I saw, I said

I just finished writing an email to a reporter from NPR regarding a story the aired recently on KUOW, our local public broadcast station. You can find the article with a quick google of “NPR Aurora Prostitution” but the gist is that police are beginning to take care of the street based sex workers, in their own way, instead of simply arresting them. While in general I approve of this shift, part of the article bothered me. This is the email I wrote:

Dear [Reporter]

I heard the article concerning street based sex workers on Aurora. While I strongly appreciate the shift towards harm reduction and away from legal action, there was one aspect of the article I’d like to draw attention to.

The detective mentions that he used to believe that prostitution was not a victimless crime but has changed his opinion based on the abused and addicted women he has interacted with. I would like to point out that street based sex work is not representative of the community, particularly in Seattle. Because he interacts with the most vulnerable of our populations and offers services not needed by those of us who are happy and independent he does not see the scope of us. For every one street based sex worker there are two dozen at least who are, if not as enthusiastic as I, at least satisfied with their choices and not influenced by addiction, coercion, a history of abuse, etc.

While I do empathize with the struggles these women go through, I urge you to do a more thorough investigation into the Nordic model. Criminalizing our clients will do nothing to deter those who already break the social contract by mistreating sex workers. Many clients are already terribly skittish and careful, but they are also usually kind and respectful. While criminalization does not change behavior, as we have seen through the attempts to criminalize marijuana, alcohol, and sex work, it does deter the most accountable to the social contracts. If we put in place a system in which I retain my freedom, property, and reputation in exchange for giving up my beloved clients, those beloved clients may well become fewer and farther between. If I cannot pay my bills with revenue from kind, respectful clients, I must either lower my standard of living or accept greater risks. I’m not saying that no action should be taken to aid the minority group of disadvantaged sex workers, I’m only asking for you to do your own research, using the resources made available by sex work communities in addition to law enforcement, into the effectiveness of various models of legalization.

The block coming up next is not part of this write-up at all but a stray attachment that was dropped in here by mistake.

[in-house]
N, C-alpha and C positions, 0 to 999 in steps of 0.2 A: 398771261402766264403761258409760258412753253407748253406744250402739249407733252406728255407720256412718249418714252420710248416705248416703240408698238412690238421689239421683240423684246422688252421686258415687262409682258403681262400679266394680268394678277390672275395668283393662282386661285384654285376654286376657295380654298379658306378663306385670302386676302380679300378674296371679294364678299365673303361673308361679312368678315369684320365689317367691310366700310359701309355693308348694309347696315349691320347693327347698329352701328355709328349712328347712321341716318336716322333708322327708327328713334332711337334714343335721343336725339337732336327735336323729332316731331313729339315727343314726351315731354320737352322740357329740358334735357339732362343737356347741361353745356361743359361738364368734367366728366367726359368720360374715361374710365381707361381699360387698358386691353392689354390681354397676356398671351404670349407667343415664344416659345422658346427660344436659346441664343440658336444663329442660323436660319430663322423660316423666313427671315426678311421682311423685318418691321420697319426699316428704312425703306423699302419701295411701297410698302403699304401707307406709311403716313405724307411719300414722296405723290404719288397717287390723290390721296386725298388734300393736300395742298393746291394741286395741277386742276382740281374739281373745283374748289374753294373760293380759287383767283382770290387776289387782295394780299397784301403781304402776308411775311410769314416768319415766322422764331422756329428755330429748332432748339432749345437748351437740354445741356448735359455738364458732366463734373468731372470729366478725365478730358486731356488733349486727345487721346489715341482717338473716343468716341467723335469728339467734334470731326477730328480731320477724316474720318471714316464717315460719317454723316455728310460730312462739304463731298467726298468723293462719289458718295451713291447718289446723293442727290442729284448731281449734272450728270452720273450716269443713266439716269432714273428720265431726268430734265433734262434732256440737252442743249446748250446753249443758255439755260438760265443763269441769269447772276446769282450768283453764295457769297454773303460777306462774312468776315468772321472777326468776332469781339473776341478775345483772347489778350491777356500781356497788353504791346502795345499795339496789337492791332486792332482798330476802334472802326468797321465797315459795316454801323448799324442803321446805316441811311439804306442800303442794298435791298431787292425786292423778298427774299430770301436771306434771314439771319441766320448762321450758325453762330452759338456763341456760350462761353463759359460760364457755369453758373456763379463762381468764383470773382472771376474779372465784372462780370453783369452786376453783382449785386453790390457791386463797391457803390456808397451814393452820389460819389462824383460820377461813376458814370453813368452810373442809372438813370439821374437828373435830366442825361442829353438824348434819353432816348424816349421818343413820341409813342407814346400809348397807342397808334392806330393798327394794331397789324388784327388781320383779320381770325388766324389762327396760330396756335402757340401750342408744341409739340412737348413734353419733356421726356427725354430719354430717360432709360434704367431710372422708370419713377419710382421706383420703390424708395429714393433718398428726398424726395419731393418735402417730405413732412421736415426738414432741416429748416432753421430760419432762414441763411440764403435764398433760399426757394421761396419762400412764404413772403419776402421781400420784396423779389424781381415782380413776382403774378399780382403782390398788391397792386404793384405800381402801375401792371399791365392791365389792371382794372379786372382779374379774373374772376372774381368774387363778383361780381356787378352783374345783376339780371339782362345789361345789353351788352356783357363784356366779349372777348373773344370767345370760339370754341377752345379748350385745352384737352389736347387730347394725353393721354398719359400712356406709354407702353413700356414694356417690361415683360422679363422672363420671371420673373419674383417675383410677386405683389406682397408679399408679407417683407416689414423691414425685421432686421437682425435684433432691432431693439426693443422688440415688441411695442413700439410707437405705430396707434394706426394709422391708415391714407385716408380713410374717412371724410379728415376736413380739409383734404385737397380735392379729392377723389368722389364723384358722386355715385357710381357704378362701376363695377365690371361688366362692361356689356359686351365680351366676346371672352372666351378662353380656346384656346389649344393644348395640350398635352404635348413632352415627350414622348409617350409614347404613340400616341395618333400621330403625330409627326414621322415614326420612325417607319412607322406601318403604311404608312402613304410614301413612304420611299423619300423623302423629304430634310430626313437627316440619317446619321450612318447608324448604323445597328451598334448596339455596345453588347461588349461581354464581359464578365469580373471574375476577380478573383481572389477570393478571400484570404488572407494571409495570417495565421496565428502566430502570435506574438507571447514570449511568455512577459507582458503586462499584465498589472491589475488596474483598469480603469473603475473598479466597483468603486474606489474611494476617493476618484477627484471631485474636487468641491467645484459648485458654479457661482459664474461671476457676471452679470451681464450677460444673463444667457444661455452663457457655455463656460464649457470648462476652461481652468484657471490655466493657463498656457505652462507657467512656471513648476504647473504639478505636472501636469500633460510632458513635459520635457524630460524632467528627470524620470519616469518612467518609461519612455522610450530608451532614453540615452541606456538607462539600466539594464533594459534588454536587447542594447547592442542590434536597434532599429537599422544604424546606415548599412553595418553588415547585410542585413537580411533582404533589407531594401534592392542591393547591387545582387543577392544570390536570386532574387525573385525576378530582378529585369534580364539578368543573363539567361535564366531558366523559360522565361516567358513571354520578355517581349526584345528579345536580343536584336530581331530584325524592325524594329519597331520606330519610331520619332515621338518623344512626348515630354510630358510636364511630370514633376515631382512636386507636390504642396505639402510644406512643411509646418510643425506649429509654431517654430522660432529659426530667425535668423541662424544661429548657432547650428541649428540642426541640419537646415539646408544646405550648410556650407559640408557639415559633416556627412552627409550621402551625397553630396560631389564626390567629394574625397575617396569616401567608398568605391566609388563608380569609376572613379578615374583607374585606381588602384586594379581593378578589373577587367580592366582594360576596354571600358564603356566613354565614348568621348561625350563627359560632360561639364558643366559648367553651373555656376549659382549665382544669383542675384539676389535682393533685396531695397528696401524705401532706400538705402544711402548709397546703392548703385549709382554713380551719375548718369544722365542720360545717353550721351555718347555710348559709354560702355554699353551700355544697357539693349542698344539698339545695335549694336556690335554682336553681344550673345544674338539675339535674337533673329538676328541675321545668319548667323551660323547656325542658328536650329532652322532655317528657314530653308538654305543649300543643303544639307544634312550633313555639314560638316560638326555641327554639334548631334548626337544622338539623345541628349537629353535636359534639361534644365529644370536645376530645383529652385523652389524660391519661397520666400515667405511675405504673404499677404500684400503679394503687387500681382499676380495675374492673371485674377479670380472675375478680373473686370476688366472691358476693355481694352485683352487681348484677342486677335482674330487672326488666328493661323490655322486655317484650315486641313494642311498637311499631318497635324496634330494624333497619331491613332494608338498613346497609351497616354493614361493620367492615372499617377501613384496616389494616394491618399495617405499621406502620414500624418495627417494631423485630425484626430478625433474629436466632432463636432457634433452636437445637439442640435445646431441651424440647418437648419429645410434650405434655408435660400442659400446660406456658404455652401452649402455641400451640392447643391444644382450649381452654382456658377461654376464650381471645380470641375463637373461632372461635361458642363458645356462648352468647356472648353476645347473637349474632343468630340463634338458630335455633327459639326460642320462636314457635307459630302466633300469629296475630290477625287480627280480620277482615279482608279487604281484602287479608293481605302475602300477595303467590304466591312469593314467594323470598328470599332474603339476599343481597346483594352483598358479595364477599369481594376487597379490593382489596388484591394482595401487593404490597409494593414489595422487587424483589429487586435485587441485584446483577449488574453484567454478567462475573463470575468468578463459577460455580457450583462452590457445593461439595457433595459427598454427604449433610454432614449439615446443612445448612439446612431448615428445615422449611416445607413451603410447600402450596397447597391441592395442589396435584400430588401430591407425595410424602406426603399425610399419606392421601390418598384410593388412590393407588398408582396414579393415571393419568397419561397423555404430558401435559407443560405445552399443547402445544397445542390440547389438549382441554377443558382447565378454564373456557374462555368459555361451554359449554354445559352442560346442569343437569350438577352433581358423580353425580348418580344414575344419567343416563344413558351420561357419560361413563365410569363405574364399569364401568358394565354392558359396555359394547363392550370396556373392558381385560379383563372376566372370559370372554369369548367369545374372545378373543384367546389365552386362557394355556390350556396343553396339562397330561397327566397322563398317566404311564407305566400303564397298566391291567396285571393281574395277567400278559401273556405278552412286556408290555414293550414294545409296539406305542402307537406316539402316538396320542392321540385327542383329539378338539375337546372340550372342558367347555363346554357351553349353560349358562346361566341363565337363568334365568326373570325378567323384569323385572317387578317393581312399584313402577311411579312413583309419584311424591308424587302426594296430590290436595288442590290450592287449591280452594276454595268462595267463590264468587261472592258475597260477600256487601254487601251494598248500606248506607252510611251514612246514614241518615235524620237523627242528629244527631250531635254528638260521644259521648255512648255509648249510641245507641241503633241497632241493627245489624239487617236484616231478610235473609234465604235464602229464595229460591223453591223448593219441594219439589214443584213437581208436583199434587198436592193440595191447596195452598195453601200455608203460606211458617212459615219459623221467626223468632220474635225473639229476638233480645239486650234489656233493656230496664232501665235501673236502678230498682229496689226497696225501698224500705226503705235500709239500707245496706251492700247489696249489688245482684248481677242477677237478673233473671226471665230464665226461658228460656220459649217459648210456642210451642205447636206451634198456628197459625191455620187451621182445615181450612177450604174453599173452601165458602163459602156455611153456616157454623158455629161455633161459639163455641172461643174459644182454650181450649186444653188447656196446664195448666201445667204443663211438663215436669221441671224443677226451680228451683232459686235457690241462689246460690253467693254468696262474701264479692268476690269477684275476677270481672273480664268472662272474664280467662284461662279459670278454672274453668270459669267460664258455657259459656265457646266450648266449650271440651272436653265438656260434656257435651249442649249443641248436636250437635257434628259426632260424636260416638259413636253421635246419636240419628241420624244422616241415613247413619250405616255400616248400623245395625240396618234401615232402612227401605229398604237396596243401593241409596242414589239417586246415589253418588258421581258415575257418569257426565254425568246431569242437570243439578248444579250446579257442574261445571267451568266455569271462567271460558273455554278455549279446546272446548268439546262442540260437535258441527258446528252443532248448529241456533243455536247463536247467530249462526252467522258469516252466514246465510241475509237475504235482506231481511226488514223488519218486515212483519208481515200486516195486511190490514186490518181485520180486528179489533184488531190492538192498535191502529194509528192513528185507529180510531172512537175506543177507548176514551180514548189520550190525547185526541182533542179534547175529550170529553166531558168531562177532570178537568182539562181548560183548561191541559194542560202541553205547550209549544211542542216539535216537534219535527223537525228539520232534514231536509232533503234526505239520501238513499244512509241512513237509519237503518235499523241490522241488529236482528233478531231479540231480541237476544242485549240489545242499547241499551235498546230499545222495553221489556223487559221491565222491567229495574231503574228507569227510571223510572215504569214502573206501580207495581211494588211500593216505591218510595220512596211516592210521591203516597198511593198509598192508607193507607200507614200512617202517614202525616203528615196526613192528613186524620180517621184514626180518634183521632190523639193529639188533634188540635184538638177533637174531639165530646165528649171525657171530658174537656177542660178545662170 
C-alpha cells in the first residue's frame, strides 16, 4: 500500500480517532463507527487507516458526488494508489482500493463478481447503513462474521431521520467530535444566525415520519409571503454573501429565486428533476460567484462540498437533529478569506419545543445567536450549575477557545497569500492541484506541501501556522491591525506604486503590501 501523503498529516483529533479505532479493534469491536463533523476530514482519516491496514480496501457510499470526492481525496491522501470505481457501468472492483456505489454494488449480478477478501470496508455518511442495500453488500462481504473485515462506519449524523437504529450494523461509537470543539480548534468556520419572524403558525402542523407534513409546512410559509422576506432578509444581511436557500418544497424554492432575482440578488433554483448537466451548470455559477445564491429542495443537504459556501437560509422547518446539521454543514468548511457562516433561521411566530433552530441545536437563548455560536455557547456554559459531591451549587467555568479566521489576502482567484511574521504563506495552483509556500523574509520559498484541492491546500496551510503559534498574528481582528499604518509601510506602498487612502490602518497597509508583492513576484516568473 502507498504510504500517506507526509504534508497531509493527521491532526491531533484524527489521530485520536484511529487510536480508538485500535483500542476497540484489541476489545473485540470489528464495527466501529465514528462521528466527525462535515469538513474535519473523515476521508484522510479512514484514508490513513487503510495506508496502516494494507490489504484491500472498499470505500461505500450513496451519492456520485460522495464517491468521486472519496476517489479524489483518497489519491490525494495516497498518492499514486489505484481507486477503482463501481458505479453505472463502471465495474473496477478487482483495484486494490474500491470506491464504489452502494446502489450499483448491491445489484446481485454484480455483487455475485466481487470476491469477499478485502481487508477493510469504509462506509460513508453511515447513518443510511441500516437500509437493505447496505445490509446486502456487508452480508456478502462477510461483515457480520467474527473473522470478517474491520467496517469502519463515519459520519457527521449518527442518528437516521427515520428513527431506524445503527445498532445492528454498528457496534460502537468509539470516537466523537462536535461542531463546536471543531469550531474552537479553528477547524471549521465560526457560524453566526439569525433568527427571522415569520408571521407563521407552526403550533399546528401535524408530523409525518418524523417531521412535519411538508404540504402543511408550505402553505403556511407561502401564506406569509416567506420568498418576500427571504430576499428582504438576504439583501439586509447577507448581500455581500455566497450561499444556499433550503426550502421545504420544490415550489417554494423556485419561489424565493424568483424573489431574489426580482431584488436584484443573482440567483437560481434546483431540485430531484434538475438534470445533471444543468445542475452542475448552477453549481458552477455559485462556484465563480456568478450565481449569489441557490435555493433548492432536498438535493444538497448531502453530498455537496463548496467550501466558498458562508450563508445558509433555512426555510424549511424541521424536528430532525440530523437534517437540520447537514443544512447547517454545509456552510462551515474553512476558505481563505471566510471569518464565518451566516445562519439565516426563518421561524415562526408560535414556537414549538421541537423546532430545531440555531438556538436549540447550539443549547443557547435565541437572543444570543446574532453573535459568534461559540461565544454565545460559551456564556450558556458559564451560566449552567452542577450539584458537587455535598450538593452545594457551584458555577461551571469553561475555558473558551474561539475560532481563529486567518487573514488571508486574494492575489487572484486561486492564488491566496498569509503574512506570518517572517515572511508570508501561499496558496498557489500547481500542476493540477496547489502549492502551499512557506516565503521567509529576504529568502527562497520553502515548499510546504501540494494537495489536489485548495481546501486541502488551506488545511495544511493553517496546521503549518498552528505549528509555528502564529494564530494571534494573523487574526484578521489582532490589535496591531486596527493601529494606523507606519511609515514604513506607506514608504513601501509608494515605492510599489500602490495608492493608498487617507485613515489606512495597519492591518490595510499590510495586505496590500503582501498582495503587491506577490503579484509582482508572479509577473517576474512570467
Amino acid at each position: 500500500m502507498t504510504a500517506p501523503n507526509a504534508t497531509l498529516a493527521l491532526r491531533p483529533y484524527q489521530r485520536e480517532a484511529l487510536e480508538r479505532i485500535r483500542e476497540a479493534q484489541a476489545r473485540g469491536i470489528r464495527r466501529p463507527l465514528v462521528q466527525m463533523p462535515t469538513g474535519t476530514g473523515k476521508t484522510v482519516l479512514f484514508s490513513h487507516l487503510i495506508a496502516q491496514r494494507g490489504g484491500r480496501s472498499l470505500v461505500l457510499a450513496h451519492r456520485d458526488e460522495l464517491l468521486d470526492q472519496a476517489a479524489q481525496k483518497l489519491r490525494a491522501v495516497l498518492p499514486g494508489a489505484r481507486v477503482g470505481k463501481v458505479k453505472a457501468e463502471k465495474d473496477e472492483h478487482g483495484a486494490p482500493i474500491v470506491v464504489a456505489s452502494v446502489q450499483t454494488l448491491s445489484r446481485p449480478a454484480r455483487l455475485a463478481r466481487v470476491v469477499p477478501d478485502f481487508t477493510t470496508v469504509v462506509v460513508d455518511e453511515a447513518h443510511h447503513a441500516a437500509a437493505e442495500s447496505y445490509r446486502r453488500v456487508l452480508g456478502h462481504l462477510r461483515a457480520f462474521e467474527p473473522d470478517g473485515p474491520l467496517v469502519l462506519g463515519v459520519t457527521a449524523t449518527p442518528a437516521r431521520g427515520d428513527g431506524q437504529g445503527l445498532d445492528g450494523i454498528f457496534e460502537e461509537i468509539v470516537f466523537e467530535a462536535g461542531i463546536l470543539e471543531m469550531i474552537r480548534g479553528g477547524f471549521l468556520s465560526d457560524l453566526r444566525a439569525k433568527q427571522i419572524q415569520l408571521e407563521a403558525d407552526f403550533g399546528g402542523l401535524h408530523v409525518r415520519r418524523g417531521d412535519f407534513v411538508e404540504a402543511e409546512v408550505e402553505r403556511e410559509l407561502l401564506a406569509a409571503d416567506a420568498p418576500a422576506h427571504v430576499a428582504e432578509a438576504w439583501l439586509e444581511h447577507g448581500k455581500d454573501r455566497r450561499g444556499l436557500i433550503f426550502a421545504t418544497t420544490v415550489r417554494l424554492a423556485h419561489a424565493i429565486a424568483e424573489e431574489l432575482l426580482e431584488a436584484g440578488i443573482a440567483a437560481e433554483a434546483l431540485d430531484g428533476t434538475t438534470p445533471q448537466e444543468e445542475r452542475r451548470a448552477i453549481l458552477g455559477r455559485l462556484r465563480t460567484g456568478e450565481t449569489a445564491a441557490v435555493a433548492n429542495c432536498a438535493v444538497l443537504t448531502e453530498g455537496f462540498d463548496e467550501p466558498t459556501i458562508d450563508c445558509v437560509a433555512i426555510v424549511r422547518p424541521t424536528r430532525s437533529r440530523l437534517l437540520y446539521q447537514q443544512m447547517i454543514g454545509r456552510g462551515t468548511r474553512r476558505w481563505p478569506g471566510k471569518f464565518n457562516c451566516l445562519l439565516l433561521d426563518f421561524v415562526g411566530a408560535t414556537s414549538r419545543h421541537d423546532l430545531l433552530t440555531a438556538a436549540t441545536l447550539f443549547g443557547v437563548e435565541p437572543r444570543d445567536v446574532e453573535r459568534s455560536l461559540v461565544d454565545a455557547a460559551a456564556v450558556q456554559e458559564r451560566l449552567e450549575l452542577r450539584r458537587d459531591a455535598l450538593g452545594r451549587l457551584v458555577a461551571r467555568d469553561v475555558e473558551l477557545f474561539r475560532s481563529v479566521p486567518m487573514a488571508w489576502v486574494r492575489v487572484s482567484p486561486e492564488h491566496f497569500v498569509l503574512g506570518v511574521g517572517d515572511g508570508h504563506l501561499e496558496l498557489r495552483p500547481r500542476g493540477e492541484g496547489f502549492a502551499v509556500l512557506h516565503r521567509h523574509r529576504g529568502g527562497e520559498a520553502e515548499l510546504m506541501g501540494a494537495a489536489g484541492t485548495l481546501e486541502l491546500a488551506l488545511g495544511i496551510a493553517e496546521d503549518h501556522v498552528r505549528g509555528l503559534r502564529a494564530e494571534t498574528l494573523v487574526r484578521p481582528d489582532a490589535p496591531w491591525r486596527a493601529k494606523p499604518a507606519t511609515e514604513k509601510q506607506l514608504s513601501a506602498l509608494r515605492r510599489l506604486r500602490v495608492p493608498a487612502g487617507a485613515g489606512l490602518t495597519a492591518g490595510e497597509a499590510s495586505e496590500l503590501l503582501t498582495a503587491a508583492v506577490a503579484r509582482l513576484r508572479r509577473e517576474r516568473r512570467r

I and my clients are in a privileged place: I am young, white, raised middle class with two loving parents and a husband who stands by me. I entertain gentlemen who have many reasons for their actions but violence and victimization are not among them. Please, do due diligence to a topic that may become more and more in the spotlight following Margaret Cho’s admission and the James Deen/ Stoya saga. After prohibition and the war on drugs, the war on consensual sex work may be next. Like reefer madness, trafficking hysteria has roots in genuine issues of chemical dependency, illegal organizations, and victimization. Do not allow the voices of the indoor sex workers to stay out of your journalism because of the agonized voices of the few who truly do need help.